WASHINGTON, Oct. 2, 2012—In the operating room, surgeons can see inside the human body in real time using advanced imaging techniques, but primary care physicians, the people who are on the front lines of diagnosing illnesses, haven't commonly had access to the same technology – until now. Engineers from the University of Illinois at Urbana-Champaign (UIUC) have created a new imaging tool for primary care physicians: a handheld scanner that would enable them to image all the sites they commonly examine, and more, such as bacterial colonies in the middle ear in 3-D, or monitor the thickness and health of patients' retinas. The device relies on optical coherence tomography (OCT), a visualization technology that is similar to ultrasound imaging, but uses light instead of sound to produce the images. The team will present their findings at the Optical Society's (OSA) Annual Meeting, Frontiers in Optics (FiO) 2012, taking place Oct. 14 - 18 in Rochester, N.Y.
To monitor chronic conditions such as ear infections, primary care physicians currently rely on instruments that are essentially magnifying glasses, says UIUC physician and biomedical engineer Stephen Boppart, who will present the team's findings at FiO. The new handheld imaging device would give doctors a way to quantitatively monitor these conditions, and possibly make more efficient and accurate referrals to specialists.
The scanners include three basic components: a near-infrared light source and OCT system, a video camera to relay real-time images of surface features and scan locations, and a microelectromechanical (MEMS)-based scanner to direct the light. Near-infrared wavelengths of light penetrate deeper into human tissues than other wavelengths more readily absorbed by the body. By measuring the time it takes the light to bounce back from tissue microstructure, computer algorithms build a picture of the structure of tissue under examination.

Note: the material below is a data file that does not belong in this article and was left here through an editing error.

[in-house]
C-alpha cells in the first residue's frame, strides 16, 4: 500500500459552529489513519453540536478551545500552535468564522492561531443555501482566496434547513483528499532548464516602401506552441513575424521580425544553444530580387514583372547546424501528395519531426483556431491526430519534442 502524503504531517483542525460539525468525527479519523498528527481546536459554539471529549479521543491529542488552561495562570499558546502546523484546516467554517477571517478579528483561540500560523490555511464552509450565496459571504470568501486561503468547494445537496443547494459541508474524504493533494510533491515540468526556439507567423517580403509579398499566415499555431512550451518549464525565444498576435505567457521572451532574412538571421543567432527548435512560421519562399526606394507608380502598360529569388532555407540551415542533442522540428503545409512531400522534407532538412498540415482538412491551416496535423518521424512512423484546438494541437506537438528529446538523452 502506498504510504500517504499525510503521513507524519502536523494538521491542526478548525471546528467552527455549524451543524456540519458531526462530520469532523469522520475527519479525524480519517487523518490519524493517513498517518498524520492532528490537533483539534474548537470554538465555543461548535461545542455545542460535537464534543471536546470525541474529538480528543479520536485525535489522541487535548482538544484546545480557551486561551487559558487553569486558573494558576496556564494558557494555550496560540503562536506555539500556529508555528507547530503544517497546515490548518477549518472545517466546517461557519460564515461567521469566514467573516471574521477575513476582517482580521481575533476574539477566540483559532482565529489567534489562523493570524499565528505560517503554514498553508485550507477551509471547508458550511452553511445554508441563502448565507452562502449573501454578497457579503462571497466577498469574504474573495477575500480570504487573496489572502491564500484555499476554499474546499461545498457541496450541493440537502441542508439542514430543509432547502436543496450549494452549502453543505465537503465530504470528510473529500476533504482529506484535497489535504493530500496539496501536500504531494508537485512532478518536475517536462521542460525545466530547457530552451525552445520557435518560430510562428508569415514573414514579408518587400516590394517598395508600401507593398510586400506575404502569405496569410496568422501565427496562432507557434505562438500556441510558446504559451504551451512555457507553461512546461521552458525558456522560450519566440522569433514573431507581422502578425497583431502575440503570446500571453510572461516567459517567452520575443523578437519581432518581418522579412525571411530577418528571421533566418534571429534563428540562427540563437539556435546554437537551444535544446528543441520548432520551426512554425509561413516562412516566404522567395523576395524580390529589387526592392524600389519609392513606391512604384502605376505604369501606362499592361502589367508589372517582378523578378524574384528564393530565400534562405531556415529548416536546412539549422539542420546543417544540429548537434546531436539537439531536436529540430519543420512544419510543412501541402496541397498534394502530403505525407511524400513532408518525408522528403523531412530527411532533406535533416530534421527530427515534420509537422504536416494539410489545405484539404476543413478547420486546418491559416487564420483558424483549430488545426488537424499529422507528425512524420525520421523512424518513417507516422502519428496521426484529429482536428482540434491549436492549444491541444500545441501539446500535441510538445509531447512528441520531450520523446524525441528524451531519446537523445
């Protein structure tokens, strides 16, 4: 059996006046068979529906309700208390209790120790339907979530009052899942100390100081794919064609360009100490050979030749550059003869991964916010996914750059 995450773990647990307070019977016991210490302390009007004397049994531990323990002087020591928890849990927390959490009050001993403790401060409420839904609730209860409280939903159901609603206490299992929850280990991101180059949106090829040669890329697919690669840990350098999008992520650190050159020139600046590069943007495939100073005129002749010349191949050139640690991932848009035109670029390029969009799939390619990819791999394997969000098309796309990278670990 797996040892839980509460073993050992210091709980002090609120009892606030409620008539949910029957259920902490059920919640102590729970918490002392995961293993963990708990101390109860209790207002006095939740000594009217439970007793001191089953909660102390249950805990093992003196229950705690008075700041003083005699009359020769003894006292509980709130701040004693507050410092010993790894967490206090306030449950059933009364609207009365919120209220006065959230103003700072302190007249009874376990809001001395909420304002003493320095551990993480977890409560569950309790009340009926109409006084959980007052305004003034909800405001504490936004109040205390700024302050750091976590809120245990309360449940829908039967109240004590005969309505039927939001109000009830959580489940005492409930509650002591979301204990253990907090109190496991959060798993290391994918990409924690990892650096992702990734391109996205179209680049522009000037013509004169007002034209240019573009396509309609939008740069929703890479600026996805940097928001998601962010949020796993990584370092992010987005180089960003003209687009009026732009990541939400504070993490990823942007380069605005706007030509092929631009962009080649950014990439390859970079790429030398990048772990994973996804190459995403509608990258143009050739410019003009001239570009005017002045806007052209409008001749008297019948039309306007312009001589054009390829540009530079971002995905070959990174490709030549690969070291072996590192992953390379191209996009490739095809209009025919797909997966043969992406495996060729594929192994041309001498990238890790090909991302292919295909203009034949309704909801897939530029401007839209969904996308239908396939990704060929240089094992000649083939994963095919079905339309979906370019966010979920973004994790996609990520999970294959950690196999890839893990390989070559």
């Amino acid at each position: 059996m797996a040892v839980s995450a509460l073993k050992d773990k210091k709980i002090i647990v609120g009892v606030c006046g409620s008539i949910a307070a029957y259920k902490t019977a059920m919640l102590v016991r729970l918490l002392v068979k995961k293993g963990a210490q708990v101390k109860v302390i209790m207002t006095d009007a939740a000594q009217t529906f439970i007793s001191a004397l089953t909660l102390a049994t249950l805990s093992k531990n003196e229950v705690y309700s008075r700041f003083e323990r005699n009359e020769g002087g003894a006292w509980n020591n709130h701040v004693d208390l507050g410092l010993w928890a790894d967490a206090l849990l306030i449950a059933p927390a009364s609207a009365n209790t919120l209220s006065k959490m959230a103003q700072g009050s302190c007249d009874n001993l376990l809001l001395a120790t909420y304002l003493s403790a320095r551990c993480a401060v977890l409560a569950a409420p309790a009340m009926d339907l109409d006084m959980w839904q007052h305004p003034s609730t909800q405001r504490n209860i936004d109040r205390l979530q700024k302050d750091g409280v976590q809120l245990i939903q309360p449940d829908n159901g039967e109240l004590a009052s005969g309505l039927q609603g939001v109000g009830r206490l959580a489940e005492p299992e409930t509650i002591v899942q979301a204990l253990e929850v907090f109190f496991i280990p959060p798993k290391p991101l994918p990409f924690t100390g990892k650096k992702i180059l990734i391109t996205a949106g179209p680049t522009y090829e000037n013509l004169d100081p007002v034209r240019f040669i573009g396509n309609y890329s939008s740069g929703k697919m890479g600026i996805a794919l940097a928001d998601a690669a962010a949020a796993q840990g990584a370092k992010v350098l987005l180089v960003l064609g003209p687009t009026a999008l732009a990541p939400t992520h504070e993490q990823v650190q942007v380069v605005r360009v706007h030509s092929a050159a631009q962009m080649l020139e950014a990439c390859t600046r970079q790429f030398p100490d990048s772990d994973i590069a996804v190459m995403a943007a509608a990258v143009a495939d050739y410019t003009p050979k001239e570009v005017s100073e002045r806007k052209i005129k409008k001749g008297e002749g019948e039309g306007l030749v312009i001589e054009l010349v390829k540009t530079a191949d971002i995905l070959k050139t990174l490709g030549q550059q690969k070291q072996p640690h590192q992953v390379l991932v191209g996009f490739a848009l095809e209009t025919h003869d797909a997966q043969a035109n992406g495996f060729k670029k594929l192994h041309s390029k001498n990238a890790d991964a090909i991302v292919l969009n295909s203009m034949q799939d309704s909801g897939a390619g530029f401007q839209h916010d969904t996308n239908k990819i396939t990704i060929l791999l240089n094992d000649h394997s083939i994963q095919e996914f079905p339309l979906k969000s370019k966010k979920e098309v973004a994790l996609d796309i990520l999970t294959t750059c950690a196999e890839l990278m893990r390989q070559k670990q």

Diabetic patients in particular may benefit from the device. About 40 to 45 percent of diabetics develop leaky blood vessels in their retinas – a condition called retinopathy, which can lead to thickening of the retina, blurry vision, and eventually blindness. The handheld OCT device would allow doctors to monitor the health of the retina, potentially catching retinopathy in its early stages. In some cases, changes in the eye could help doctors diagnose diabetes, Boppart says.
Boppart and his team are hopeful that falling production costs combined with smaller, more compact designs will enable more physicians to take advantage of the scanners, and become a common point-of-care tool. Eventually, they would like to see the imagers at work in developing countries as well. He and an international team of collaborators recently received a $5 million National Institutes of Health Bioengineering Research Partnership grant to further refine the device.
Presentation FTu2C.3. "Primary Care Imaging using Optical Coherence Tomography for Advanced Point-of-Care Diagnostics" takes place Tuesday, Oct. 16 at 11:15 a.m. EDT at the Rochester Riverside Convention Center.
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About the Meeting
Frontiers in Optics (FiO) 2012 is the Optical Society's (OSA) 96th Annual Meeting and is being held together with Laser Science XXVIII, the annual meeting of the American Physical Society (APS) Division of Laser Science (DLS). The two meetings unite the OSA and APS communities for five days of quality, cutting-edge presentations, fascinating invited speakers and a variety of special events spanning a broad range of topics in optics and photonics—the science of light—across the disciplines of physics, biology and chemistry. FiO 2012 will also offer a number of Short Courses designed to increase participants' knowledge of a specific subject in the optical sciences while offering the experience of insightful teachers. An exhibit floor featuring leading optics companies will further enhance the meeting. More information at www.FrontiersinOptics.org.
Uniting more than 180,000 professionals from 175 countries, the Optical Society (OSA) brings together the global optics community through its programs and initiatives. Since 1916 OSA has worked to advance the common interests of the field, providing educational resources to the scientists, engineers and business leaders who work in the field by promoting the science of light and the advanced technologies made possible by optics and photonics. OSA publications, events, technical groups and programs foster optics knowledge and scientific collaboration among all those with an interest in optics and photonics. For more information, visit www.osa.org.
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